Africa has made notable progress in its nascent democracy but with uneven performance across countries. However, across the board, challenges abound. Central to Africa's checkered democratic narrative is the weakness of its democratic institutions, participatory mechanisms and accountability platforms. This book interrogates these elements with the role and capacity of the parliament, political parties, media, freedom of information law, trade union movements, gender empowerment mechanisms and accountability methods and processes all under examination. The weakness of democratic institutions has had a corrosive effect on political accountability and limits the scope for popular participation in governance. In many countries, innovative practices, and new social and political encounters are emerging that challenge old institutional cultures, promote reforms and demand accountability from the governing elite. The book captures these varied, innovative patterns of democratic change. With first-hand knowledge and expertise of the continent, the contributors analyse the issues, trends, problems and challenges in these critical areas of Africa's democratic growth. The conclusion is that strengthening democratic institutions, opening up the political space for enhanced political participation and ensuring political accountability will determine the course, prospects and quality of Africa's budding democracy.--Publisher's summary.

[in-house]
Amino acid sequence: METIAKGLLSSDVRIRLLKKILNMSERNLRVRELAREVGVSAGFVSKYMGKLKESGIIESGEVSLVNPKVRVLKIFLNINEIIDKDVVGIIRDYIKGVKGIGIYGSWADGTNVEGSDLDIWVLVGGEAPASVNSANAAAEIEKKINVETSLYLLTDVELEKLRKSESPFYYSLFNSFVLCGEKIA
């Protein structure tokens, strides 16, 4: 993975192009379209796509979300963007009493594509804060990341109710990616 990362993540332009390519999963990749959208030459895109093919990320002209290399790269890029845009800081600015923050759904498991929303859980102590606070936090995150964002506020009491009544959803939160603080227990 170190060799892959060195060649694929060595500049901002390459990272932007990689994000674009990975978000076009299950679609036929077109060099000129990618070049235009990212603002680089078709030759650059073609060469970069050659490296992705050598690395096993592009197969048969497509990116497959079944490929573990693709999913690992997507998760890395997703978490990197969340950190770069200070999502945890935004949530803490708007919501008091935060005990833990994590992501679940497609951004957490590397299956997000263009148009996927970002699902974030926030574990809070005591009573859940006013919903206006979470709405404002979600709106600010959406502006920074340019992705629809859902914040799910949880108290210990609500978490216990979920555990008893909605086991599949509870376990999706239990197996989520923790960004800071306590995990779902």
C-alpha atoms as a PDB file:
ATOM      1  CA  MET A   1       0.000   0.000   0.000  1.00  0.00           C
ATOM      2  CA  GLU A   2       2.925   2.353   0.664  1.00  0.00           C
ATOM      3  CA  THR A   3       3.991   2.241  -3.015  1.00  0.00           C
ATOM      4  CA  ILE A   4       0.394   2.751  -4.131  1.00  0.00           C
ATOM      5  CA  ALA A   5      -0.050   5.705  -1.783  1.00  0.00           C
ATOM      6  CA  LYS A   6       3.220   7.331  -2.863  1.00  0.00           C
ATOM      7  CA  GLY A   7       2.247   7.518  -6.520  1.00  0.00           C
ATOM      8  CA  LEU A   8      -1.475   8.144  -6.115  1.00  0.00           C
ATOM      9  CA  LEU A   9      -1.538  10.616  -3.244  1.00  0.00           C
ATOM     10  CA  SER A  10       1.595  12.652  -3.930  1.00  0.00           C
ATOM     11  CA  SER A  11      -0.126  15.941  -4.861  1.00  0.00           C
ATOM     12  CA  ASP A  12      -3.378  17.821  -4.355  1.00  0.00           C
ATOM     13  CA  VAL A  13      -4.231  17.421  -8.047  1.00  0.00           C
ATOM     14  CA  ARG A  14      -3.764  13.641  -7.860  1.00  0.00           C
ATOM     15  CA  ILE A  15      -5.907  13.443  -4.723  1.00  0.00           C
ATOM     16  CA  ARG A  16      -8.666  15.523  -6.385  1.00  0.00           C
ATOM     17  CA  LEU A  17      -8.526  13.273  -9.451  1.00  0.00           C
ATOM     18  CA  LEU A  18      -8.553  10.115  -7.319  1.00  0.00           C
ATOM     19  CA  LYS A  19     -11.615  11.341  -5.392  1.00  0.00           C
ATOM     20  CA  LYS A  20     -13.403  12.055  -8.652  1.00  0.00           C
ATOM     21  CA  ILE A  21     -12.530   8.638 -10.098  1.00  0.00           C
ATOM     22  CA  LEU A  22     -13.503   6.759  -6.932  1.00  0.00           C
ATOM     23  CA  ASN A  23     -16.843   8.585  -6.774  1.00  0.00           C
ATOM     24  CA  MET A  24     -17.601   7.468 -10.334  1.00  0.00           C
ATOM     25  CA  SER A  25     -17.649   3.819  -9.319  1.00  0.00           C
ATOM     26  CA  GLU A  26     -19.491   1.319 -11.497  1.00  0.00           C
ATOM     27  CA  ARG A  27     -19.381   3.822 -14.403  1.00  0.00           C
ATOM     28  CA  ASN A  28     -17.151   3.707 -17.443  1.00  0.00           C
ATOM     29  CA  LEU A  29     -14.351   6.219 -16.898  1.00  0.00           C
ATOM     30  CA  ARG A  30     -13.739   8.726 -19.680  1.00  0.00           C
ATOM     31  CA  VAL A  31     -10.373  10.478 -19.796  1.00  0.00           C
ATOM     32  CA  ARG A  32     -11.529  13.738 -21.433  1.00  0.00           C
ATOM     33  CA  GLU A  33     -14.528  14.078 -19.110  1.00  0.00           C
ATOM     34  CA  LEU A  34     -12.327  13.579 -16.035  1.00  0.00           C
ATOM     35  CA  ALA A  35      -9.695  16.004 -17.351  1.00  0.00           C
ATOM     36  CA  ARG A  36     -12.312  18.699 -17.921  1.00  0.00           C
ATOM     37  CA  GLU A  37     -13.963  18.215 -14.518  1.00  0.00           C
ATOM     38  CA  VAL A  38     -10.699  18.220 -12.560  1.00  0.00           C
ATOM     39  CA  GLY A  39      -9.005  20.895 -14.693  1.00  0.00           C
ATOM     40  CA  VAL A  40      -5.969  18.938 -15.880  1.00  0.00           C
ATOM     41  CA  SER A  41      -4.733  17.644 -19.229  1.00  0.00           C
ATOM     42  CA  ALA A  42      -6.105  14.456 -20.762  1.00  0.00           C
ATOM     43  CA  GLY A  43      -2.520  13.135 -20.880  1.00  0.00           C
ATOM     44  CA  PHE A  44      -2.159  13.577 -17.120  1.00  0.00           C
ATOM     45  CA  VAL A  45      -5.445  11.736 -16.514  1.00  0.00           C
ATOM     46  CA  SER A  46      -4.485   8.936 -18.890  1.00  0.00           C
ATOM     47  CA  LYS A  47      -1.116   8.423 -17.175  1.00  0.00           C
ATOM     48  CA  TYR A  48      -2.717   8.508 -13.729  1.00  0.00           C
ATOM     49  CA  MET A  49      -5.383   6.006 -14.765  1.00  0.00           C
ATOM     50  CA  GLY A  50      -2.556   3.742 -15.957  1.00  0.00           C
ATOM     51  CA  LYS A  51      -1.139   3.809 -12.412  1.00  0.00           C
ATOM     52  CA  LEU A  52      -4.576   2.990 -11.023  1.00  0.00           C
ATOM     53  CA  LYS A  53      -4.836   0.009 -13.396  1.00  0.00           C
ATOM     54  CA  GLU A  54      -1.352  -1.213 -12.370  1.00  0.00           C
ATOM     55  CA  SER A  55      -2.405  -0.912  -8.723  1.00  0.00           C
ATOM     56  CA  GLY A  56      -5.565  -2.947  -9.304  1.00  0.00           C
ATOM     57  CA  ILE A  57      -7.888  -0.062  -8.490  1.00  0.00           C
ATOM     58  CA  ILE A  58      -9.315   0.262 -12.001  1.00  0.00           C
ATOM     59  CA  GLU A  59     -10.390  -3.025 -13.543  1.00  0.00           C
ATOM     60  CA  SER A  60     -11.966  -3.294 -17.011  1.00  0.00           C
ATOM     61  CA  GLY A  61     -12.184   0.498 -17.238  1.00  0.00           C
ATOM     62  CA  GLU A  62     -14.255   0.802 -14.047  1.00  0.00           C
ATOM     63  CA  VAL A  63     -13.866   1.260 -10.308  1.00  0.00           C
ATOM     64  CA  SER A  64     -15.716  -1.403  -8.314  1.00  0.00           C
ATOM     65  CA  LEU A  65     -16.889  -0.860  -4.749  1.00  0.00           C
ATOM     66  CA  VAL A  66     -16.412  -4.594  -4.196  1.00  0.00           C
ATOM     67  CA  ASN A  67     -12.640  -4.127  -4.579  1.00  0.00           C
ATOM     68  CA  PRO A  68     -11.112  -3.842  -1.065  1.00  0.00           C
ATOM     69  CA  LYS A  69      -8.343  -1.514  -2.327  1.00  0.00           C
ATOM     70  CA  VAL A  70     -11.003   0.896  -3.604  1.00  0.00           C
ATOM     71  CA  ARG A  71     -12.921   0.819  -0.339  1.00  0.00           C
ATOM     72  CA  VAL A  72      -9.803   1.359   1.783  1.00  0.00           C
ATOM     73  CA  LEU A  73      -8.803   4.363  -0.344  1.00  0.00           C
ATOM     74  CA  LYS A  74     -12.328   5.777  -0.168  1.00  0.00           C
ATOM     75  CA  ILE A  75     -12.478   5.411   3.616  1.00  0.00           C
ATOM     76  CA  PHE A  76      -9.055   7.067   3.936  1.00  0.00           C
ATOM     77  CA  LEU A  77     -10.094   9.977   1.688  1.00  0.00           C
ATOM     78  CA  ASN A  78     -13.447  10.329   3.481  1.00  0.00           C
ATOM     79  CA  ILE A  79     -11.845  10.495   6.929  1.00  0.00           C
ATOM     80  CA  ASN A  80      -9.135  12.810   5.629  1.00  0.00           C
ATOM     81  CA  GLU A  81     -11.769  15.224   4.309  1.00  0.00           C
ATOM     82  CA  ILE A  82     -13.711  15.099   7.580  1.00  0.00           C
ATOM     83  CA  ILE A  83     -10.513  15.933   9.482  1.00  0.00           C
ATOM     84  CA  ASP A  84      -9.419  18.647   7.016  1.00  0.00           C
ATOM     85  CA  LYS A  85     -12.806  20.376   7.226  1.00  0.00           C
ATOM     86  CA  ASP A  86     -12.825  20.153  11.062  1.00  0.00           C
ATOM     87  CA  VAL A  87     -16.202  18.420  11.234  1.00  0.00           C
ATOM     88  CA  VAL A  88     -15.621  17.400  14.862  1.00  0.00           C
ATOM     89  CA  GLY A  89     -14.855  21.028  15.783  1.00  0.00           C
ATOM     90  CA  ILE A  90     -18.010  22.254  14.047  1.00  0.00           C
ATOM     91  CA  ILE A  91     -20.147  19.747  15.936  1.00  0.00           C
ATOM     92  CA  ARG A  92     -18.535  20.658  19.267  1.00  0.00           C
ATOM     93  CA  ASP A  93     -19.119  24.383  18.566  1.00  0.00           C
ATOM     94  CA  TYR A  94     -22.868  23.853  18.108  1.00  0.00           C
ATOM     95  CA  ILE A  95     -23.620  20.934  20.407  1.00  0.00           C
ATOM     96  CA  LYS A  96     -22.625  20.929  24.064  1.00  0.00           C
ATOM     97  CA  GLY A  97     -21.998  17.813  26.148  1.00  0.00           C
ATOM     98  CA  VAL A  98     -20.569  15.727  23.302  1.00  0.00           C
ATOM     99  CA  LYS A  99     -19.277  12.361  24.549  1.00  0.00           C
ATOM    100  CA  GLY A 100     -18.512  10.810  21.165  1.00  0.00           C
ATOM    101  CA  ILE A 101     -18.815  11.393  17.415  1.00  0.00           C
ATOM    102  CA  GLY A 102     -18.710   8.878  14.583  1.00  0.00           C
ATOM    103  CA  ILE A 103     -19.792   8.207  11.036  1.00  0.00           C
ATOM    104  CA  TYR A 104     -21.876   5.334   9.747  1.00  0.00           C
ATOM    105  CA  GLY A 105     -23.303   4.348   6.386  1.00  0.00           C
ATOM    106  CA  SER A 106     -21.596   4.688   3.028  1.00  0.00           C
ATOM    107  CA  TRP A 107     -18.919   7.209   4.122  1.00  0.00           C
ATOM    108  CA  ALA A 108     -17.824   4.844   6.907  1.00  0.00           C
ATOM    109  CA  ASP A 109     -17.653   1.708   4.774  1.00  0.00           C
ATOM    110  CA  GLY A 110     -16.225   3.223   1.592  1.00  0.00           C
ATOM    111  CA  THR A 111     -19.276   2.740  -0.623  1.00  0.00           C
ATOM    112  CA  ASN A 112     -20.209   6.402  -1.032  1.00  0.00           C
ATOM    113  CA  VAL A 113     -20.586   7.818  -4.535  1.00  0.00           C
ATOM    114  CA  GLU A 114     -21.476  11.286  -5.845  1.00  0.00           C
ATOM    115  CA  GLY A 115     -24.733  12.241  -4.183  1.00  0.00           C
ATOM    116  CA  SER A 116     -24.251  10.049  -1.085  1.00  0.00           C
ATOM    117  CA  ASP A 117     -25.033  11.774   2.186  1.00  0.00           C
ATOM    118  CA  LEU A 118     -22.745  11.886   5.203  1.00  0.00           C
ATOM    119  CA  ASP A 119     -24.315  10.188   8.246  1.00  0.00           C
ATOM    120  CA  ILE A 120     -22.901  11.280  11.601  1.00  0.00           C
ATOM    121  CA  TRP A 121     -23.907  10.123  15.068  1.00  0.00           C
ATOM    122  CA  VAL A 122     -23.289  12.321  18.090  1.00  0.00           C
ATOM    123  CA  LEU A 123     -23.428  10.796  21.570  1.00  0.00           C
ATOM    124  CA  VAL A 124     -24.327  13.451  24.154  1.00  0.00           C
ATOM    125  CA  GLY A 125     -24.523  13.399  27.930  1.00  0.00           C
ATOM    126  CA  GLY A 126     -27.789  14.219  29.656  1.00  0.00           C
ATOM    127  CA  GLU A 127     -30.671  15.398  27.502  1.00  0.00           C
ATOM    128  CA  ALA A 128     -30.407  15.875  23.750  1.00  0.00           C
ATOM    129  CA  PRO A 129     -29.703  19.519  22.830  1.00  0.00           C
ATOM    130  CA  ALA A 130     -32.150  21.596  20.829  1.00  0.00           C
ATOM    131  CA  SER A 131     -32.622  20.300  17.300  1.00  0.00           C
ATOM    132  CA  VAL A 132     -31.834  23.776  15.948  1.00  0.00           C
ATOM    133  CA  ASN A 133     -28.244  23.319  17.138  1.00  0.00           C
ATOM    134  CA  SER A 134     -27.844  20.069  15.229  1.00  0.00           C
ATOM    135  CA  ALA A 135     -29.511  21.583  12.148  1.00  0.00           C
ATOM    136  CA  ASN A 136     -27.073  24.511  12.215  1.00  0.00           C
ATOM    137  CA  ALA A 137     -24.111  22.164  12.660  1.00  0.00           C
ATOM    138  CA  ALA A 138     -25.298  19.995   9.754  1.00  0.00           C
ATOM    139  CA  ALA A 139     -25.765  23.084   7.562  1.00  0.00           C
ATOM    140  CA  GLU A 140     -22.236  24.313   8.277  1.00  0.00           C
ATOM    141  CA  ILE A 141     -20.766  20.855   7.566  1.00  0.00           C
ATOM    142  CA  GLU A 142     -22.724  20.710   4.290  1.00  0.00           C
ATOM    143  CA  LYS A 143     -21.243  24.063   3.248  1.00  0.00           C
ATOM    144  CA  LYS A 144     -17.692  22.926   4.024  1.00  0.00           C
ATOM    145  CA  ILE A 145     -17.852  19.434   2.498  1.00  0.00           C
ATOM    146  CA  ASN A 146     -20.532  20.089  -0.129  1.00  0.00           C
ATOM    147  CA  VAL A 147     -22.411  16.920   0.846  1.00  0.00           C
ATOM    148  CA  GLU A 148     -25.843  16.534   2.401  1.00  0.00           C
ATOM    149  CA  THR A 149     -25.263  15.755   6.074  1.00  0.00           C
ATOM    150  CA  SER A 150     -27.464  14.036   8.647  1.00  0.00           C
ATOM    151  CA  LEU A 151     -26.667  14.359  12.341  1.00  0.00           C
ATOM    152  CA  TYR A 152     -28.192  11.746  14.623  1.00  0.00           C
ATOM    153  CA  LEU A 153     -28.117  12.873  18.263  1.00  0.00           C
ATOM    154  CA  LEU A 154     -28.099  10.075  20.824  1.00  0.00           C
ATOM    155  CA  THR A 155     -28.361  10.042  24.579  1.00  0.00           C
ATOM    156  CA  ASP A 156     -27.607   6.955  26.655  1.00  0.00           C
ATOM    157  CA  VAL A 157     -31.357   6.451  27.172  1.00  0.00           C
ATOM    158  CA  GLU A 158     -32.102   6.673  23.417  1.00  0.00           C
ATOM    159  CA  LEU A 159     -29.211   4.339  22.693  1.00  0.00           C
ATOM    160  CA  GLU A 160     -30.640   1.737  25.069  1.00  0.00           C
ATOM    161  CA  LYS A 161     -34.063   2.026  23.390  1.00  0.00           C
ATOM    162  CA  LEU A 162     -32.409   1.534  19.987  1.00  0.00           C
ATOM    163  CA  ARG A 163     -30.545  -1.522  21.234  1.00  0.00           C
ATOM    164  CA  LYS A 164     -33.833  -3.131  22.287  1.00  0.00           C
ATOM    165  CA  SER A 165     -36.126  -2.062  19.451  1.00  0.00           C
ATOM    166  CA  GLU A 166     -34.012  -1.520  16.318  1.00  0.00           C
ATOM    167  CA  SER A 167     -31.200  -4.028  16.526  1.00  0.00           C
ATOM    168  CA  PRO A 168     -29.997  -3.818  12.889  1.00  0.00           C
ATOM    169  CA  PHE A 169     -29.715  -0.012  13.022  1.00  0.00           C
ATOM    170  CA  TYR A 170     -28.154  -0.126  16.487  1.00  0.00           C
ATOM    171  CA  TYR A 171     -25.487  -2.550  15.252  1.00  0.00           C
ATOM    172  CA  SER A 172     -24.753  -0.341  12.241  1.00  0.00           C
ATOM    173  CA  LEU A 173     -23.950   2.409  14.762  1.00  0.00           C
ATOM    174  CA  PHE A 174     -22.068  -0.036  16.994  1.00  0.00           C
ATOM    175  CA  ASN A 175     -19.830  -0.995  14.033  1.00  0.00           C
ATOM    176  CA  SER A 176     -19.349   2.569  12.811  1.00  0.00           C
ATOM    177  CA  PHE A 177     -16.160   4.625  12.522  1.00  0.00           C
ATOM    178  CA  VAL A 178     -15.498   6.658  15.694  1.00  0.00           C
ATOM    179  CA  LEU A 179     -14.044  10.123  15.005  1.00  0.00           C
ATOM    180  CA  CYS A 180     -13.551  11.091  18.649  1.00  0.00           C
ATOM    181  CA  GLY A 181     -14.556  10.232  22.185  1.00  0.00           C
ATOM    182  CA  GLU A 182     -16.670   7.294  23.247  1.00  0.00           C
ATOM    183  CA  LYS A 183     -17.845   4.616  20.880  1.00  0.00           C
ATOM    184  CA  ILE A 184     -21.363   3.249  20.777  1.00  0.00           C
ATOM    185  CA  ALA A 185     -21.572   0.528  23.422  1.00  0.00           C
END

Focusing on the distribution of benefits in relation to class, ethnicity, and gender, this book explores the methods to which the rural poor can organize themselves to participate in economic and social development and examines the roles that self-help organizations play in the political economy of Kenya. Dr. Thomas looks at the competition for pow
From the contents: Reason's reach: liberal tolerance and political discourse (Alfonso J. Damico).- Individualism and political dialogue (Tibor R. Machan).- Phronesis and political dialogue (Mark Kingwell).- Democracy and intellectual mediation: after liberalism and socialism (Richard T. Peterson).- Participation, power, and democracy (James H. Read).- Retribution in democracy (Aleksandar Fatic).